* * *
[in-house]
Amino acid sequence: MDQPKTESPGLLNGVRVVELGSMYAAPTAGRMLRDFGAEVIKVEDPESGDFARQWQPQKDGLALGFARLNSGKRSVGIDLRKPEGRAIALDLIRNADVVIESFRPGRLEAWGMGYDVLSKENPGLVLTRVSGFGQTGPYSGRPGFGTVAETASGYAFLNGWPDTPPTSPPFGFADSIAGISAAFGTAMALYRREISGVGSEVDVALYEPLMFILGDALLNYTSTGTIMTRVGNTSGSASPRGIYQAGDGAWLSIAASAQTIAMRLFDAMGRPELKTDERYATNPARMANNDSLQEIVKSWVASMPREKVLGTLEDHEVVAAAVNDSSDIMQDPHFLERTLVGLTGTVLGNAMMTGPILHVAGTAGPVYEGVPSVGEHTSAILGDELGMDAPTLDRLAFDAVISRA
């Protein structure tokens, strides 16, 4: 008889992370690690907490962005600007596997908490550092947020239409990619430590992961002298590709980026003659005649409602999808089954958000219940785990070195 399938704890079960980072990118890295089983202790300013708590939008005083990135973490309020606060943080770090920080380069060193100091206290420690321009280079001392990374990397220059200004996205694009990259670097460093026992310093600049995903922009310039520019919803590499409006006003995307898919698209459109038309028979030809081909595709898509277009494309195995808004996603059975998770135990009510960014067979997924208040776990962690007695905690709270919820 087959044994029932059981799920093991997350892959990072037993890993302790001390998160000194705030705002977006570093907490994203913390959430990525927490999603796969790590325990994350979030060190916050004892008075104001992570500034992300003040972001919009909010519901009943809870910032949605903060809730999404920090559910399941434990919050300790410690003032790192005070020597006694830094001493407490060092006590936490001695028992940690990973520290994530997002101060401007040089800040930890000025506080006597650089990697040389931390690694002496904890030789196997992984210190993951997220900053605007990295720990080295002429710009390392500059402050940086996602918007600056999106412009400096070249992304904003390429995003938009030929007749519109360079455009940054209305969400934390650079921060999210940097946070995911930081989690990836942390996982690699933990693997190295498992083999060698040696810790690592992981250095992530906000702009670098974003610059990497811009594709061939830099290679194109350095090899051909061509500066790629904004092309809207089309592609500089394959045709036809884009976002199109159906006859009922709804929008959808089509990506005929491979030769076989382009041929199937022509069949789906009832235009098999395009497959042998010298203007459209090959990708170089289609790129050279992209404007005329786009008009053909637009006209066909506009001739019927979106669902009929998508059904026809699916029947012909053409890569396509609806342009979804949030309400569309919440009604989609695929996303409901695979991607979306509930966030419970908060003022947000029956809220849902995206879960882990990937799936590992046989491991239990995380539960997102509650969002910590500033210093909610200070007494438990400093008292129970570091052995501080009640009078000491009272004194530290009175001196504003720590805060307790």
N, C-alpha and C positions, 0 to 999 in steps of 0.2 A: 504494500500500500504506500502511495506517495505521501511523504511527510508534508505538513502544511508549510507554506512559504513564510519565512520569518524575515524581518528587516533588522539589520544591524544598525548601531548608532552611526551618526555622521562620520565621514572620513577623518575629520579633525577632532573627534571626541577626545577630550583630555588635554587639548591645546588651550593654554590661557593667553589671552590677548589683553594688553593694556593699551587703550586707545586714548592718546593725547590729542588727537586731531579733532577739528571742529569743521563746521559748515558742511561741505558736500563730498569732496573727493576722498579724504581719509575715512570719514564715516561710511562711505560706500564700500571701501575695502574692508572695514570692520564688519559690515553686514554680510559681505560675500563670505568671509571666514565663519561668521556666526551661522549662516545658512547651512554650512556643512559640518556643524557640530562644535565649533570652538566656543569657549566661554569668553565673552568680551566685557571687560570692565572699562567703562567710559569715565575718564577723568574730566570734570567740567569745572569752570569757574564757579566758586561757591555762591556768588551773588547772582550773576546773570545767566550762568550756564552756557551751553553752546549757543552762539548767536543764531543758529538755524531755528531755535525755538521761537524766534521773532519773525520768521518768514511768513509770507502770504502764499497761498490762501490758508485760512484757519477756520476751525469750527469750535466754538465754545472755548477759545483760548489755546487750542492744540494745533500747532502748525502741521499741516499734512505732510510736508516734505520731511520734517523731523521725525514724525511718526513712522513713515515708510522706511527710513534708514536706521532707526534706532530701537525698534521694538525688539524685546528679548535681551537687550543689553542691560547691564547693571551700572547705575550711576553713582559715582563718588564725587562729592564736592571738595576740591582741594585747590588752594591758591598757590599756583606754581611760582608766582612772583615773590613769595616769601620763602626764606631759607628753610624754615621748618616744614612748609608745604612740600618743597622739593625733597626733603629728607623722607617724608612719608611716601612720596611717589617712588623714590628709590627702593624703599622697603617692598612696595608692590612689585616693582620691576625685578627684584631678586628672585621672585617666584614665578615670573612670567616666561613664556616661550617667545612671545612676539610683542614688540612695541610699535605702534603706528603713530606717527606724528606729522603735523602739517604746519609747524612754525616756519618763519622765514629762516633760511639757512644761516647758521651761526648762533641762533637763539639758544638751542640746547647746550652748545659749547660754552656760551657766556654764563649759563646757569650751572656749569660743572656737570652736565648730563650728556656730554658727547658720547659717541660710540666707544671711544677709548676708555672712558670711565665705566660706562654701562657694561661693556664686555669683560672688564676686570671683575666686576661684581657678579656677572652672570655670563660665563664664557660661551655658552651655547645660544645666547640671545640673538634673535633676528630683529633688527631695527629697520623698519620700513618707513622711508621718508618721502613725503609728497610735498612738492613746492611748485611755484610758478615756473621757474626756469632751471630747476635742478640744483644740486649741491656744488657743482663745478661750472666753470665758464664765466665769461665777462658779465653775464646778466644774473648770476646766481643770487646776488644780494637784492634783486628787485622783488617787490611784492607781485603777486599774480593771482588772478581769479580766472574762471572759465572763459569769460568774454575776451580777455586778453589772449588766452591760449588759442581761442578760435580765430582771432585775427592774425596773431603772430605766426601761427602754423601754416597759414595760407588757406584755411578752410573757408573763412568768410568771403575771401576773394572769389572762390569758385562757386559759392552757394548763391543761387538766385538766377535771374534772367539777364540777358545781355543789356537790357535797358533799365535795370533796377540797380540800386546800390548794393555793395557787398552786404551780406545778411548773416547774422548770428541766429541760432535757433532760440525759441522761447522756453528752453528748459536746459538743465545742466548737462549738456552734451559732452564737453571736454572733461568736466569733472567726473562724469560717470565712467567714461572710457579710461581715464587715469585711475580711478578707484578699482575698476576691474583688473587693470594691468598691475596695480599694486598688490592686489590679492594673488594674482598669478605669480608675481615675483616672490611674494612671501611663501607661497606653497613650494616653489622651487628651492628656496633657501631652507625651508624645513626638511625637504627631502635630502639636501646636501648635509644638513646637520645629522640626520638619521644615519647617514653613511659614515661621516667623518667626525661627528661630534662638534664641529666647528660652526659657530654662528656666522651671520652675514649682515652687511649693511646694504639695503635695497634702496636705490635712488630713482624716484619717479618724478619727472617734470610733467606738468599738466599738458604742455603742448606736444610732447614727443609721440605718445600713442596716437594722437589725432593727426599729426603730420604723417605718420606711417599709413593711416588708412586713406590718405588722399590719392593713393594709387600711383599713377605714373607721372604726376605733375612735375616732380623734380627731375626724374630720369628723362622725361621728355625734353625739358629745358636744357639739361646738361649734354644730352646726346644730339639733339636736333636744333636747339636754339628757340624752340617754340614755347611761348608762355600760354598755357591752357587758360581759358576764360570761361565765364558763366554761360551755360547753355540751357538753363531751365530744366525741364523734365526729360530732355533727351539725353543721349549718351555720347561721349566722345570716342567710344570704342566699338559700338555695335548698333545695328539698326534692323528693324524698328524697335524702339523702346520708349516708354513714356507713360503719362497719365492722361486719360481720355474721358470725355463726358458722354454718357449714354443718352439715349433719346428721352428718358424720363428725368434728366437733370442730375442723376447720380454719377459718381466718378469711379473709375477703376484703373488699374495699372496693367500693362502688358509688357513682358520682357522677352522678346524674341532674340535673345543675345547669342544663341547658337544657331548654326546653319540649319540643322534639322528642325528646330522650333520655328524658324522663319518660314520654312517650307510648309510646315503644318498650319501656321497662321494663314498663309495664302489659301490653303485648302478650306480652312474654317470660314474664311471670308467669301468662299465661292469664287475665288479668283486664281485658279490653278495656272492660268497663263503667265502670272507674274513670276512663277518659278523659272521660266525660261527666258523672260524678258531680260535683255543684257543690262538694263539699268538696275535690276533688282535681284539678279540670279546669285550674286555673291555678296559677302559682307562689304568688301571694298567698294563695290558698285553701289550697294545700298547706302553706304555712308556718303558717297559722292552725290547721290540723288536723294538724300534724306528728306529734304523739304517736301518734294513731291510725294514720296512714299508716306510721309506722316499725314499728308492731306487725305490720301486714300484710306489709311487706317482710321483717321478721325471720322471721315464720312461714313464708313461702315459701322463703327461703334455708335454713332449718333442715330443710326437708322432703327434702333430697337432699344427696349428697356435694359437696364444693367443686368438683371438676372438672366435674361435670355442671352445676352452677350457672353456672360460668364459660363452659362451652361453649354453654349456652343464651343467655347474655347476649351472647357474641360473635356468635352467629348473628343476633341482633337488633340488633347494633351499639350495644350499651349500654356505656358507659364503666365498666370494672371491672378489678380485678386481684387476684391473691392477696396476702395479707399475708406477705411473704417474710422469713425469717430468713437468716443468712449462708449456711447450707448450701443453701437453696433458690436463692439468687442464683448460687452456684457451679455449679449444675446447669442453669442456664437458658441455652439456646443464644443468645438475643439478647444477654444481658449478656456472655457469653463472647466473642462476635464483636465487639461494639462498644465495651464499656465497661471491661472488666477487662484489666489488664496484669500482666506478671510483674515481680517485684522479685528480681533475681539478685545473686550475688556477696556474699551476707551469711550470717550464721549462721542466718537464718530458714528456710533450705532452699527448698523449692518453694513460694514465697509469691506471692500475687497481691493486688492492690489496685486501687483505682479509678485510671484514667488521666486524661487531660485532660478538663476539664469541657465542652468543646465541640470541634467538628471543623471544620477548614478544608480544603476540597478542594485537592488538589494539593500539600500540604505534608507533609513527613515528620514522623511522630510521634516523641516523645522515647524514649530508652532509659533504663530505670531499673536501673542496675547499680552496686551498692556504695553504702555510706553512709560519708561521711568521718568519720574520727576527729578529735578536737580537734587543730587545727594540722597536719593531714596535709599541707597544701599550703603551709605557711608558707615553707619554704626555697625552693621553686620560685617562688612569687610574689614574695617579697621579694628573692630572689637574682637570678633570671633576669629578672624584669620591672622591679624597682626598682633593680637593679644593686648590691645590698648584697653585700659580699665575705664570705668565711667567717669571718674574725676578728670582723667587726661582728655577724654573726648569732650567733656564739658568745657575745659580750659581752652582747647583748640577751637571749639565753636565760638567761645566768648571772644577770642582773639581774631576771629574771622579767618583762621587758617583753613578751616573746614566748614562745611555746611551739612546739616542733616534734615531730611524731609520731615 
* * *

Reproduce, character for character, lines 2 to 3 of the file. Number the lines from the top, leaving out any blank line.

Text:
Amino acid sequence: MDQPKTESPGLLNGVRVVELGSMYAAPTAGRMLRDFGAEVIKVEDPESGDFARQWQPQKDGLALGFARLNSGKRSVGIDLRKPEGRAIALDLIRNADVVIESFRPGRLEAWGMGYDVLSKENPGLVLTRVSGFGQTGPYSGRPGFGTVAETASGYAFLNGWPDTPPTSPPFGFADSIAGISAAFGTAMALYRREISGVGSEVDVALYEPLMFILGDALLNYTSTGTIMTRVGNTSGSASPRGIYQAGDGAWLSIAASAQTIAMRLFDAMGRPELKTDERYATNPARMANNDSLQEIVKSWVASMPREKVLGTLEDHEVVAAAVNDSSDIMQDPHFLERTLVGLTGTVLGNAMMTGPILHVAGTAGPVYEGVPSVGEHTSAILGDELGMDAPTLDRLAFDAVISRA
């Protein structure tokens, strides 16, 4: 008889992370690690907490962005600007596997908490550092947020239409990619430590992961002298590709980026003659005649409602999808089954958000219940785990070195 399938704890079960980072990118890295089983202790300013708590939008005083990135973490309020606060943080770090920080380069060193100091206290420690321009280079001392990374990397220059200004996205694009990259670097460093026992310093600049995903922009310039520019919803590499409006006003995307898919698209459109038309028979030809081909595709898509277009494309195995808004996603059975998770135990009510960014067979997924208040776990962690007695905690709270919820 087959044994029932059981799920093991997350892959990072037993890993302790001390998160000194705030705002977006570093907490994203913390959430990525927490999603796969790590325990994350979030060190916050004892008075104001992570500034992300003040972001919009909010519901009943809870910032949605903060809730999404920090559910399941434990919050300790410690003032790192005070020597006694830094001493407490060092006590936490001695028992940690990973520290994530997002101060401007040089800040930890000025506080006597650089990697040389931390690694002496904890030789196997992984210190993951997220900053605007990295720990080295002429710009390392500059402050940086996602918007600056999106412009400096070249992304904003390429995003938009030929007749519109360079455009940054209305969400934390650079921060999210940097946070995911930081989690990836942390996982690699933990693997190295498992083999060698040696810790690592992981250095992530906000702009670098974003610059990497811009594709061939830099290679194109350095090899051909061509500066790629904004092309809207089309592609500089394959045709036809884009976002199109159906006859009922709804929008959808089509990506005929491979030769076989382009041929199937022509069949789906009832235009098999395009497959042998010298203007459209090959990708170089289609790129050279992209404007005329786009008009053909637009006209066909506009001739019927979106669902009929998508059904026809699916029947012909053409890569396509609806342009979804949030309400569309919440009604989609695929996303409901695979991607979306509930966030419970908060003022947000029956809220849902995206879960882990990937799936590992046989491991239990995380539960997102509650969002910590500033210093909610200070007494438990400093008292129970570091052995501080009640009078000491009272004194530290009175001196504003720590805060307790």